One of Your Hairs | Ghosh Nod
One of your hairs took me by surprise.
The first snow fell, duck-down light, blue-white and directionless.
I slipped my woolen coat from a hanger, musty from its summer hibernation. The camel-colored Burberry promised warmth and protection. It was heavy with the scent of tobacco and yesterdays.
A single hair poked from the cashmere pile, an auburn coil protruding like an accusation. I pulled a hand’s breadth and more. The uncolored root was last to escape the weave, as if resistant to exposure.
My own is short and the color of earth. I knew the hair wasn’t mine.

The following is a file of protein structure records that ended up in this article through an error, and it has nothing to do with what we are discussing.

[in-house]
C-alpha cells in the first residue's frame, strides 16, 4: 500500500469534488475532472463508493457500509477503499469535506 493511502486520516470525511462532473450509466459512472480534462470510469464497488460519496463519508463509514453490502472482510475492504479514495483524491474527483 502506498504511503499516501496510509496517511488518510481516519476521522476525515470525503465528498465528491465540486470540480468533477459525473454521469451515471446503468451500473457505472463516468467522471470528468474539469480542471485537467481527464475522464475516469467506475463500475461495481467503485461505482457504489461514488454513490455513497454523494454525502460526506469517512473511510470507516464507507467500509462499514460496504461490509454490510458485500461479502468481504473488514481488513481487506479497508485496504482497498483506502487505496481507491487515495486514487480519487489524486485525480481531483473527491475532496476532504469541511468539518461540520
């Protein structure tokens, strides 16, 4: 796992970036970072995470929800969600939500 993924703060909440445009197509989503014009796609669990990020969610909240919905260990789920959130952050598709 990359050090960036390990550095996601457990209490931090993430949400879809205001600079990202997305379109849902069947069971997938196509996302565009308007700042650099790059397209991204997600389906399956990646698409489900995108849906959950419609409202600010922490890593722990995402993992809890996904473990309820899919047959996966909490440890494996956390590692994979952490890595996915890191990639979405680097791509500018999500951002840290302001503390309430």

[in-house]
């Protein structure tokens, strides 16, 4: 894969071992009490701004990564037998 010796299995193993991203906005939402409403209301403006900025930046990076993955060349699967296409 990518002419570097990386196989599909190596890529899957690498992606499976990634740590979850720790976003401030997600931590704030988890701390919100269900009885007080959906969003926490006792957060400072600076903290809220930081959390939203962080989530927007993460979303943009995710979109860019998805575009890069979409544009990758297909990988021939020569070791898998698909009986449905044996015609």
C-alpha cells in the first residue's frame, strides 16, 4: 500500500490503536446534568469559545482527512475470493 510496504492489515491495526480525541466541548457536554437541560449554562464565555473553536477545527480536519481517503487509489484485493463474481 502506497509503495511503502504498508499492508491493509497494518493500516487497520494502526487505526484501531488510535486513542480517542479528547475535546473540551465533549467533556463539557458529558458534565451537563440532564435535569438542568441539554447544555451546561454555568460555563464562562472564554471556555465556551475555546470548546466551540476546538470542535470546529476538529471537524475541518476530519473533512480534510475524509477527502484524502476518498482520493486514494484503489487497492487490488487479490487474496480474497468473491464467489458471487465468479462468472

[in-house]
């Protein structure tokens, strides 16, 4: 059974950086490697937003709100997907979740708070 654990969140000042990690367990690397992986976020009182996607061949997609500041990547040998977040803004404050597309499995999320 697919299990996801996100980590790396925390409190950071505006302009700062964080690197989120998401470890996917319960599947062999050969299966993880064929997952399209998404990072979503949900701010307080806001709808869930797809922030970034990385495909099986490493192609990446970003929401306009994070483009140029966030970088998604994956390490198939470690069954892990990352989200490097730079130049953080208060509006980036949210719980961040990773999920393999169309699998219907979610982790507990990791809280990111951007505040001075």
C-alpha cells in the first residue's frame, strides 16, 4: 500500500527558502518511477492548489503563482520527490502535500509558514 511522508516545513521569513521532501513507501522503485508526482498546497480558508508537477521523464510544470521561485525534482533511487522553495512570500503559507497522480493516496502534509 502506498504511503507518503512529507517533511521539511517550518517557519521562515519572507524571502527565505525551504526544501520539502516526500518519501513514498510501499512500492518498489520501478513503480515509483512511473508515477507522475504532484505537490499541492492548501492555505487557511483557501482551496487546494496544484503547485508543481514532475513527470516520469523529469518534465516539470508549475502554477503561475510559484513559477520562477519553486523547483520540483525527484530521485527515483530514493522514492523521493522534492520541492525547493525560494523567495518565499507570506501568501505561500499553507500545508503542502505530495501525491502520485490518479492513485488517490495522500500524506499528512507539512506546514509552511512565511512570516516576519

One of your shirts caught me off guard yesterday. It must have slipped between the bed and wardrobe, cast aside in a fever of love. I extricated the fabric from the guts of the vacuum cleaner, its tissue separated in my fingers, like lightly cooked egg white.
One of your books demanded I read it. I thought I’d given them all away. The leather-worn spine held the promise of pages still warm from your touch.
A memory of something you’d cooked on a wet Sunday tickled my taste buds. I found the recipe and made beef ragout without the anchovies.
I don’t have anchovies.
I don’t have you.
Your skin flakes collect in forgotten corners. In spring, I catch you in dust motes and sneezes.
When I drink coffee instead of tea, I taste your caffeinated kiss.